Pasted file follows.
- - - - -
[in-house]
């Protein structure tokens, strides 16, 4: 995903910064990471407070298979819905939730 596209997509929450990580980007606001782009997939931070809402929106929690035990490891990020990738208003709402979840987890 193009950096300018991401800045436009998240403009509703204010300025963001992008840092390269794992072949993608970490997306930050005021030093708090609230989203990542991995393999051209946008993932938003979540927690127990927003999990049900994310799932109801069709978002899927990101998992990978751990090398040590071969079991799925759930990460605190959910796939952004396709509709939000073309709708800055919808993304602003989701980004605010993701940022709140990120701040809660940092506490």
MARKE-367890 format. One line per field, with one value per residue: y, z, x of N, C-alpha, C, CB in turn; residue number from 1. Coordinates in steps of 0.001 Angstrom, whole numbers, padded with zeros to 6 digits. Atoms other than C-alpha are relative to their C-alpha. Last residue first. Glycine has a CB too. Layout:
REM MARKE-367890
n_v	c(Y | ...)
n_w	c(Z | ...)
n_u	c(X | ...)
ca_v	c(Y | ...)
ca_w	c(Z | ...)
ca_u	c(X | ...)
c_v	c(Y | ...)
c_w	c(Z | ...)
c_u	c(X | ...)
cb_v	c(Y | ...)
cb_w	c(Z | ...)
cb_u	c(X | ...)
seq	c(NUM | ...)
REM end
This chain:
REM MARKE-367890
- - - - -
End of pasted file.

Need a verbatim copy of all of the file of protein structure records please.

[in-house]
């Protein structure tokens, strides 16, 4: 995903910064990471407070298979819905939730 596209997509929450990580980007606001782009997939931070809402929106929690035990490891990020990738208003709402979840987890 193009950096300018991401800045436009998240403009509703204010300025963001992008840092390269794992072949993608970490997306930050005021030093708090609230989203990542991995393999051209946008993932938003979540927690127990927003999990049900994310799932109801069709978002899927990101998992990978751990090398040590071969079991799925759930990460605190959910796939952004396709509709939000073309709708800055919808993304602003989701980004605010993701940022709140990120701040809660940092506490």
MARKE-367890 format. One line per field, with one value per residue: y, z, x of N, C-alpha, C, CB in turn; residue number from 1. Coordinates in steps of 0.001 Angstrom, whole numbers, padded with zeros to 6 digits. Atoms other than C-alpha are relative to their C-alpha. Last residue first. Glycine has a CB too. Layout:
REM MARKE-367890
n_v	c(Y | ...)
n_w	c(Z | ...)
n_u	c(X | ...)
ca_v	c(Y | ...)
ca_w	c(Z | ...)
ca_u	c(X | ...)
c_v	c(Y | ...)
c_w	c(Z | ...)
c_u	c(X | ...)
cb_v	c(Y | ...)
cb_w	c(Z | ...)
cb_u	c(X | ...)
seq	c(NUM | ...)
REM end
This chain:
REM MARKE-367890